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Decline of the Parliaments in the parliamentary modes

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  1. The actions of the Executive over the Legislature
    1. Censorship
    2. Dissolution
  2. The actions of the legislature over the executive
    1. Procedure issues
    2. Limits of a vote

For a long time the Parliament incarnated "the destiny of the democracy" to take again the formula of Kelsen. Thus a parliamentary mode is in theory a political regime where the executive powers and legislative are distinct but collaborate nevertheless between them. In such a mode the functions of the Parliament are traditionally to vote the law, and it is from now on frequent that the Parliament shares this function either with the people or with the executive, or sometimes with some of its commissions; it also has a function of control of the executive which appears in general by the possible calling into question of the responsibility for the government by various procedures such as the interpellation, the questions, motions (of censure, mistrust or distrusts: Denmark, Spain, France, Great Britain, Greece, Italy, Portugal; or of "constructive distrust": in Germany; or even of "constructive mistrust": in Belgium).

The Parliaments with this intention have control or boards of inquiry (permanent or ad hoc). The Parliaments also often have a legal function (of which we will not treat in our talk) with regard to the executive either while being able to translate their members in front of an ordinary jurisdiction, or while being able to exert themselves of the legal functions (ex: high court of justice in France).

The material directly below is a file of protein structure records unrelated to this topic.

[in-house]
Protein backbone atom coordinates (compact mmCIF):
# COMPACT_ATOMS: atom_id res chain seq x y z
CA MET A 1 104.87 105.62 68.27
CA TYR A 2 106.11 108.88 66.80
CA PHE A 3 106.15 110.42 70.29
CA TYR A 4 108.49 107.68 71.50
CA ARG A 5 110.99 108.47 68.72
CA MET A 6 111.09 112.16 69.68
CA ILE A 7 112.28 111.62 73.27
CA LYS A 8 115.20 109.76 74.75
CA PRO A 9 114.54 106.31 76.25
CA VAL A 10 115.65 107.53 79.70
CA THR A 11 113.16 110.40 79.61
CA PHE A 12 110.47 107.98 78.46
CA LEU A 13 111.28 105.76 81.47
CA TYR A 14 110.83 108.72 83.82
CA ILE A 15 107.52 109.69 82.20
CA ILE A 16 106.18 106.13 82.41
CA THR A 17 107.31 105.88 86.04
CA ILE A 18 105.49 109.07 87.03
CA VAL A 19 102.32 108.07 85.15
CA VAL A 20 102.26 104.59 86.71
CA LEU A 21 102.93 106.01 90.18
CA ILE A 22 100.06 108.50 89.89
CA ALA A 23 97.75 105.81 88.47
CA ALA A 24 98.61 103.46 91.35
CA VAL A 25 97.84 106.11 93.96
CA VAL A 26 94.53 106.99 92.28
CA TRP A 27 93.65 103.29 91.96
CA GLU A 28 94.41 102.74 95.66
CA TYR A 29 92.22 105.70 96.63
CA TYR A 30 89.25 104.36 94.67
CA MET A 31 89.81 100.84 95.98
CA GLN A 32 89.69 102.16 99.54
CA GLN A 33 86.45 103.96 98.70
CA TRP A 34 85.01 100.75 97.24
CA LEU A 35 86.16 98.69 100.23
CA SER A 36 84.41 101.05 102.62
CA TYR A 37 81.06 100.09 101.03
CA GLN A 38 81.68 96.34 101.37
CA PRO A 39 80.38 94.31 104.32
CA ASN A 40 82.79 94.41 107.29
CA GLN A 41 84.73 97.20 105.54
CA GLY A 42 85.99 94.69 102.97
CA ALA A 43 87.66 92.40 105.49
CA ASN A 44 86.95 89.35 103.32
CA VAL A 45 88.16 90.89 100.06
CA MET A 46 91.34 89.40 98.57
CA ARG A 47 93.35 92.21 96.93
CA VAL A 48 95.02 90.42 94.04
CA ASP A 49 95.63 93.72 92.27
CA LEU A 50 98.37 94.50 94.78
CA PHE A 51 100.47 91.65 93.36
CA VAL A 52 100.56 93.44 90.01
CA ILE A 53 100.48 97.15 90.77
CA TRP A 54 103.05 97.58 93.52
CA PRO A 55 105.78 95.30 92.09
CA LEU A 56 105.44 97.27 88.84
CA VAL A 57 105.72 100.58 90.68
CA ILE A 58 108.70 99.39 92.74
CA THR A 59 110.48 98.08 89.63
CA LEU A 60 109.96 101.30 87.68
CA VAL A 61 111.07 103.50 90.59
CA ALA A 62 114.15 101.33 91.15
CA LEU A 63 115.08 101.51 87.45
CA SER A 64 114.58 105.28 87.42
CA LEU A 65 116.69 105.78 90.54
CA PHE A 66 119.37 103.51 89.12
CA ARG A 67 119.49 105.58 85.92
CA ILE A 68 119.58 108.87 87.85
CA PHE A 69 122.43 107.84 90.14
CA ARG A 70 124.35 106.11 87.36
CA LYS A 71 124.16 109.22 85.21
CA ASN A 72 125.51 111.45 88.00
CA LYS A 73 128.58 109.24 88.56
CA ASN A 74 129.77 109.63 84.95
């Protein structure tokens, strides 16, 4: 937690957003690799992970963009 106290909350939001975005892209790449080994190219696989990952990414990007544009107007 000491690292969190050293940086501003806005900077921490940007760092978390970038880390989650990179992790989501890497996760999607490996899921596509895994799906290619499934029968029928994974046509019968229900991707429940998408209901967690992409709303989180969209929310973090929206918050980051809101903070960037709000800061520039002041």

Finally one of the principal characteristics of the Parliament is its representative function. Indeed, as of the moment when the idea is essential that the principle of legitimacy of the capacity lies in the whole of the citizens, it will be necessary that parliamentary designation allows conceiving them as the people or the nation. Of this fact the acceptance of parliamentarism, i.e. character irreversiblement representative of the democracy, is due to the fact that the Parliament can be overall perceived like the gathering of a commission of the citizens.

Thus what confers its modern profile gradually to him, it is the democratization of its representative base, the monopoly of the vote of the law and the control of other bodies, mainly of the government; thus ensuring function of representation, decision and control triples it. The modes which we will study in this presentation will have thus all as a common point to be structured around the representative principle. Nevertheless we will not study the question of knowing if this representation must be structured around one or of two parliamentary bodies.

If it is always identified with the democracy, the general tendency, beyond the national characteristics, is the increase in constraints which frame its action, limit are autonomy and reduces its place in the political system.

Thus the opinion of John Locke according to whom the Parliament holds "the off supreme power the Commonwealth" does not seem valid any more today. Whereas it was a long time in the center of the political game, the Parliament would be nothing any more but one actor among others. Of this fact at the time contemporary a very clear evolution took shape, in which certain authors saw a lowering of the legislative body. Nevertheless we will see later that this point of view is to be moderated.

Tags: Character irreversiblement, parliamentarism, principal characteristics, parliamentary modes

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